SA’s biggest cigarette maker is now accepting orders – and some stores hope for 1 July delivery

Business Insider SA
A pile of cigarettes
  • British American Tobacco has confirmed it is accepting "holding orders" from customers, so cigarettes can get to stores quickly once the ban on their sale is lifted.
  • It did not comment on when that may be.
  • Some stores are betting on the tobacco prohibition being lifted on 1 July, and are preparing for a rush when it does.
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South Africa's biggest cigarette company, British American Tobacco, has started accepting "holding orders" from its customers, it confirmed this week.

It is not actually selling cigarettes, the company said, and it is not yet invoicing on the orders it takes. 

"No deliveries will be made until the sale of tobacco products is allowed. The date for delivery will depend on when the ban is lifted," said British American Tobacco Southern Africa (Batsa) external affairs head Johnny Moloto in a statement to Business Insider South Africa.

See also: The University of Pretoria banned smoking on govt orders that, it seems, never existed

But the company wants "to be in a position to better serve its customers and consumers once allowed".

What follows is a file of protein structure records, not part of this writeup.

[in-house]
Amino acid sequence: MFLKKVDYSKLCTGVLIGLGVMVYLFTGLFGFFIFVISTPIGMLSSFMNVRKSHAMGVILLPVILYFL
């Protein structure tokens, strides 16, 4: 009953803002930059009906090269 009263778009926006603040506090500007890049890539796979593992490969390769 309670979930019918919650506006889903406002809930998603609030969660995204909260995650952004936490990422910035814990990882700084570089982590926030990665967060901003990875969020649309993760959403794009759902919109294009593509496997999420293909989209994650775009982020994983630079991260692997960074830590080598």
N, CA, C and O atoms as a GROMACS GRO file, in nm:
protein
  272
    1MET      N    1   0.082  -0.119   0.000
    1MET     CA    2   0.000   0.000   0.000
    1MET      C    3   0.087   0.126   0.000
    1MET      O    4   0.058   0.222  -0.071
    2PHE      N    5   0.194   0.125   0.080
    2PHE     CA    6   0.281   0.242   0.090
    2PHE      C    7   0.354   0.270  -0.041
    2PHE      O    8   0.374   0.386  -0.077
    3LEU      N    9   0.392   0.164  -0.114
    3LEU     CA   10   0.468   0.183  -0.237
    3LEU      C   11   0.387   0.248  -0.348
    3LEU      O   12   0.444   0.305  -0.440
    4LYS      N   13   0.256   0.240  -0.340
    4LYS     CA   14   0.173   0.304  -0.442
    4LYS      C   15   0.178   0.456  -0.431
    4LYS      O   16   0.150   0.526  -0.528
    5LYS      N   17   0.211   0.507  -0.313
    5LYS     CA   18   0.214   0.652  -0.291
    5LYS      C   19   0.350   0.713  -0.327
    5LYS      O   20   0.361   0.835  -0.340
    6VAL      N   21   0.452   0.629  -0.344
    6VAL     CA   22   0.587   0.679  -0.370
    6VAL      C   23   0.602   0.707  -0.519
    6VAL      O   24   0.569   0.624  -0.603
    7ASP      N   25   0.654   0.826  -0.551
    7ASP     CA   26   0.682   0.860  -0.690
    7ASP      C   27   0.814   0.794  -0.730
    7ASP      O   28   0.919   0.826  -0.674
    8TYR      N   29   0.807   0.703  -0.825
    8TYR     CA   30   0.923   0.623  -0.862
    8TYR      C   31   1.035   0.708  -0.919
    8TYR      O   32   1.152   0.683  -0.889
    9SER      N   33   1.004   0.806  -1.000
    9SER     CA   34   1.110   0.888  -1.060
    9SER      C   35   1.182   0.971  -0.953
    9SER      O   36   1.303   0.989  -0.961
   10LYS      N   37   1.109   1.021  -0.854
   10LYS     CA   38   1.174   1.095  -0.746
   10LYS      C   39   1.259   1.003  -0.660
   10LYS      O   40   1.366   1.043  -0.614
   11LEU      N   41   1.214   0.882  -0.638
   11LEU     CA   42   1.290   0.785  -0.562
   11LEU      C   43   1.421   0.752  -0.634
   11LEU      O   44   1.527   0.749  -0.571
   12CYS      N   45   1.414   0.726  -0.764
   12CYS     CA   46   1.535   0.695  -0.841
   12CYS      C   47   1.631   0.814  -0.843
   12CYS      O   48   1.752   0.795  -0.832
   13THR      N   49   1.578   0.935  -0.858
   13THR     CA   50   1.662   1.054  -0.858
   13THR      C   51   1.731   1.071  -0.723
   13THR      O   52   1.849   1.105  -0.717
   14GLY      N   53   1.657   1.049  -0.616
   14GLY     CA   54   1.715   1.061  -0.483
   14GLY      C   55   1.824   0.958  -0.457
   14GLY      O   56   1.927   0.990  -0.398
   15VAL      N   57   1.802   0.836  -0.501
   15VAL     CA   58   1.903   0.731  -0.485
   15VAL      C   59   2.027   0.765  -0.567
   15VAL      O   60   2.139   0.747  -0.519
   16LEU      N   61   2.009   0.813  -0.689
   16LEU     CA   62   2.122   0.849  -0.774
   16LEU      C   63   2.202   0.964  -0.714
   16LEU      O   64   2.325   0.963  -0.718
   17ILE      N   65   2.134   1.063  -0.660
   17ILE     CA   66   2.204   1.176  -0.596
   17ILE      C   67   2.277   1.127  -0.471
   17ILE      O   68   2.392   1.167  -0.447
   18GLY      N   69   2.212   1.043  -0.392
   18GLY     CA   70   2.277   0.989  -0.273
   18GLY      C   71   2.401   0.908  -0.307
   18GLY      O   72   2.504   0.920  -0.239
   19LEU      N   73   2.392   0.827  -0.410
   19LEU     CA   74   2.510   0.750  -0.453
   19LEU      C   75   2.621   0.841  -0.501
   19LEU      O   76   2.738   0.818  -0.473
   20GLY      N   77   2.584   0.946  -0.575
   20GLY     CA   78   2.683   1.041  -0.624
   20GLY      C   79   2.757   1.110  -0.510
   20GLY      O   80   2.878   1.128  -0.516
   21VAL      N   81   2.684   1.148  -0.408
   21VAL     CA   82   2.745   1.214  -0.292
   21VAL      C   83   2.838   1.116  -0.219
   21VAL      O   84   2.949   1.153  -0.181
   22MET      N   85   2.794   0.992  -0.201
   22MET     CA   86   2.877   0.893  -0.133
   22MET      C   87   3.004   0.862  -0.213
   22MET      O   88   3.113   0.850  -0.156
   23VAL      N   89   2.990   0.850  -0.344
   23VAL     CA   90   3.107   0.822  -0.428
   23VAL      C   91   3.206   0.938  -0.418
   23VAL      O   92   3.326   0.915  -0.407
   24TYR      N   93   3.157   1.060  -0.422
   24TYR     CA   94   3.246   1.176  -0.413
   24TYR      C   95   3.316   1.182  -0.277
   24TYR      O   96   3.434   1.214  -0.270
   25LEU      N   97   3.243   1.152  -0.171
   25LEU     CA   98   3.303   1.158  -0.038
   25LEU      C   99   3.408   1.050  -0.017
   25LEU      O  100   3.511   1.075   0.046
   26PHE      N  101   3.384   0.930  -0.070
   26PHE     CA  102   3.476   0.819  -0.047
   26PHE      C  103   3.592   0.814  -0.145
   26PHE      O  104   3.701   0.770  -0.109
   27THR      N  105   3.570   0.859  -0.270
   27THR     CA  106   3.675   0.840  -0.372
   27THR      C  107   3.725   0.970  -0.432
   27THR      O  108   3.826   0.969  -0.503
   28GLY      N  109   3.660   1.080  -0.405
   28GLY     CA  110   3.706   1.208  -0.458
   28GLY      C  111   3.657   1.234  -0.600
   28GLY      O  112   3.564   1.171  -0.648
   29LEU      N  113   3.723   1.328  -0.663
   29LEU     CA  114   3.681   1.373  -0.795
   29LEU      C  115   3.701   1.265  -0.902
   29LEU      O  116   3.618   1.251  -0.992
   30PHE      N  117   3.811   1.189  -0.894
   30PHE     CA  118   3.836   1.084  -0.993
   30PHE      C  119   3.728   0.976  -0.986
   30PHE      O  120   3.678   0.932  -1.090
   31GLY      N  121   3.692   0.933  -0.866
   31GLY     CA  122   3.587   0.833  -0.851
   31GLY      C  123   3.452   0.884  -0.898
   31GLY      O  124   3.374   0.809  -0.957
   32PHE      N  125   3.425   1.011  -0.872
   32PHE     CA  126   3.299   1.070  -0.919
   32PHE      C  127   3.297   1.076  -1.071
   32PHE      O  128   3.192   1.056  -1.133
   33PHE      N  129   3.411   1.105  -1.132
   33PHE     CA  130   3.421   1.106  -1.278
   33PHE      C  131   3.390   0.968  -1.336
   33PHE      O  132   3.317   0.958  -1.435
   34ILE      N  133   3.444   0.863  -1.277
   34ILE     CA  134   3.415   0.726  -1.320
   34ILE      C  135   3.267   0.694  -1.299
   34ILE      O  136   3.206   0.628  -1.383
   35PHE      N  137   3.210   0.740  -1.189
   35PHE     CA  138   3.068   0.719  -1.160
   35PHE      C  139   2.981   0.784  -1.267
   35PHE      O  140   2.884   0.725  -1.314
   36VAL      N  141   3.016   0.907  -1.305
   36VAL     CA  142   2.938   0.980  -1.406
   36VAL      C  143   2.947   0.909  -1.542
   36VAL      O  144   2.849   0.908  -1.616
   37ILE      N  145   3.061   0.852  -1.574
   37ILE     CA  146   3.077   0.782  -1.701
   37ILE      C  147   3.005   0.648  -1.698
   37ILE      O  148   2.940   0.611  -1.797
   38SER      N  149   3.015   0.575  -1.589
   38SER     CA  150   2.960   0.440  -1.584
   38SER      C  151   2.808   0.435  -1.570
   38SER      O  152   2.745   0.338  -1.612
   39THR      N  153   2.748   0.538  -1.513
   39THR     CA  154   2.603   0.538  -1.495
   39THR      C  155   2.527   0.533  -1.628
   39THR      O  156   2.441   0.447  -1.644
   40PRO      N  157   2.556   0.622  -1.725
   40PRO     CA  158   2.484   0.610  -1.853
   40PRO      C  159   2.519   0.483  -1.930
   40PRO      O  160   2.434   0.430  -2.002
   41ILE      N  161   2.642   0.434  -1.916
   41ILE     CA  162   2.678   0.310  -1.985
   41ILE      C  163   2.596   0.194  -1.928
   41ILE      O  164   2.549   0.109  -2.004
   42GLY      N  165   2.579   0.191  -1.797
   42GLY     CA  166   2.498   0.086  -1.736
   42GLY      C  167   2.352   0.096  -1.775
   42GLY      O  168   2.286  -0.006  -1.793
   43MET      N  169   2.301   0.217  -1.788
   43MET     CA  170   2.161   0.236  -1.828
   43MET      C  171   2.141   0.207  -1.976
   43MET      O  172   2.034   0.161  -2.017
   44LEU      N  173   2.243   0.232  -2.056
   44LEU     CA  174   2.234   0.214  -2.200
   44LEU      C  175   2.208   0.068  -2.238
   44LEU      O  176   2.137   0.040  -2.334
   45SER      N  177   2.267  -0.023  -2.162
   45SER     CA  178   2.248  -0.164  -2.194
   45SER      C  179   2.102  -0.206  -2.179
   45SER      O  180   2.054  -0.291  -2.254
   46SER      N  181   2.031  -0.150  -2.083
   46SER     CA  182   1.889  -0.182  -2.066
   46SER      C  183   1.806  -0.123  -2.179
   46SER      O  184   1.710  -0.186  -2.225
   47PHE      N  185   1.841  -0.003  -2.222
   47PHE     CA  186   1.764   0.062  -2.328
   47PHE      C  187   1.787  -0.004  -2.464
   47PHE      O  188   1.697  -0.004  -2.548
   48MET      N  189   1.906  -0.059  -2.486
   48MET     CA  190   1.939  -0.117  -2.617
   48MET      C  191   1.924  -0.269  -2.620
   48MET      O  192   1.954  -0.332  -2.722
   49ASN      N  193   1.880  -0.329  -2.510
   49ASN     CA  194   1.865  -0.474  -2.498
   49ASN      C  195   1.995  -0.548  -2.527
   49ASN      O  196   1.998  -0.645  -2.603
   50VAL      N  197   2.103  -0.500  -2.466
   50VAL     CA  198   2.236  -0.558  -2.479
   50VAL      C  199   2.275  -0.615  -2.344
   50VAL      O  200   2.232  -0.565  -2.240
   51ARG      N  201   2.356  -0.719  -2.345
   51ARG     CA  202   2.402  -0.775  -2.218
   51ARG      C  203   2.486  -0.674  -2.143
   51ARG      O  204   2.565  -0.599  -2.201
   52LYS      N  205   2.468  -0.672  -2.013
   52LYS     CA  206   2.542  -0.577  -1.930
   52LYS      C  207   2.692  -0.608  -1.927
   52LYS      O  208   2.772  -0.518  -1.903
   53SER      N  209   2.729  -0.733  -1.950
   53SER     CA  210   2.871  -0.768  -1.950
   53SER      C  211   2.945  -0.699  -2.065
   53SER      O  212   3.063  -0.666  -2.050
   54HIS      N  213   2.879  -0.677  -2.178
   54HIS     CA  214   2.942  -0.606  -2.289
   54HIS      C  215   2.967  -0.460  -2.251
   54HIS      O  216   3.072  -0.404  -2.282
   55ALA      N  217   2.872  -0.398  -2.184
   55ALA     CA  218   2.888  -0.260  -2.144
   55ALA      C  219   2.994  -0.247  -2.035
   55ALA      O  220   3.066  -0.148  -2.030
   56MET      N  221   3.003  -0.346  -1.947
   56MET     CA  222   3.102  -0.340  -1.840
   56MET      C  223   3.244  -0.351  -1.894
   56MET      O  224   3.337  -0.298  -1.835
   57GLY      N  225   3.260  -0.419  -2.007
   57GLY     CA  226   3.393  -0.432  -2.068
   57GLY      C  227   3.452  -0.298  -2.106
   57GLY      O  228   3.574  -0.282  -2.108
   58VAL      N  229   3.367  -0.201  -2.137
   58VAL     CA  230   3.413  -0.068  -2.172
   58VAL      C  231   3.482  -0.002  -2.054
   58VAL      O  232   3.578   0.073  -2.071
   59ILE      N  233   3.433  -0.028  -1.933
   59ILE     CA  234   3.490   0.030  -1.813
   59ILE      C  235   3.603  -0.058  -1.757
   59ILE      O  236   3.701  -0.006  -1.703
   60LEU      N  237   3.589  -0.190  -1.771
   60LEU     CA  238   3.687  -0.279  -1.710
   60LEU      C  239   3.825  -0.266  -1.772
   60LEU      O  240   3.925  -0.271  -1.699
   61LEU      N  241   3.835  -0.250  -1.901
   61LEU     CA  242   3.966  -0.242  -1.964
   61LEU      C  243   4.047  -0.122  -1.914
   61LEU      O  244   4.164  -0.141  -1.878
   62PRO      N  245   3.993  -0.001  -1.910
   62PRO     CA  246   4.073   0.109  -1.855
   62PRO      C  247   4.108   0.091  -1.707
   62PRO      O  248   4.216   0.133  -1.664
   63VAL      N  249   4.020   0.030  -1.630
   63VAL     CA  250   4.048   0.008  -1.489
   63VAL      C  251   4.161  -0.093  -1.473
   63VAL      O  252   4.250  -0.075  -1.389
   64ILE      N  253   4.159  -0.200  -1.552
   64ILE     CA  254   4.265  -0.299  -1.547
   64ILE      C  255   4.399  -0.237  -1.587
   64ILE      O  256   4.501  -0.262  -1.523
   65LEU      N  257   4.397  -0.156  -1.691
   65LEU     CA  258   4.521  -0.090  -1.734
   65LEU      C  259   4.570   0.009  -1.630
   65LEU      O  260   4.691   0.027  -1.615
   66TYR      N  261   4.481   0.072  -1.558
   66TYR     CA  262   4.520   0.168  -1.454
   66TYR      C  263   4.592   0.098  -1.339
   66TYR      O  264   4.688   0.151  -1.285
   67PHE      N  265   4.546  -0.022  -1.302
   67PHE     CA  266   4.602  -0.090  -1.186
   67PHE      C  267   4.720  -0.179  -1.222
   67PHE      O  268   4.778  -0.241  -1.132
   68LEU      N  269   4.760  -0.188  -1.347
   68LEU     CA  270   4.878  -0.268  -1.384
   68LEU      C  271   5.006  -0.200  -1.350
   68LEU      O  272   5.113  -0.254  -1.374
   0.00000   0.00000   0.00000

South Africa's Covid-19 lockdown, and associated ban on the sale of tobacco, is more than three months old, and the vast majority of smokers are believed to have run out of legally-acquired cigarettes.

Many of those smokers are though to have found their way to suppliers of vastly profitable illegal cigarettes, but retailers are betting they will return to their preferred brands when possible.

See also: Illegal cigarettes are 'more profitable than heroin'. Here’s how they’re getting into SA.

Some of those placing orders with British American Tobacco said their stocks were utterly depleted, legally, the insist, by bulk buying shortly before the ban came into effect.

Now they are extremely eager to restock in time for an anticipated rush when the ban is lifted. Some even expressed concern about having to fend off abusive or violent customers if they can not immediately satisfy demand, or run out.

"I just pray we can keep up," said one retailer, who has arranged for extra cashiers, change, and security on 1 July, which is when he believes sales will become legal again.

Many retailers appear to share that belief, though none could say exactly why that date is propitious.

British American Tobacco did not comment on when it thinks the ban may be lifted.

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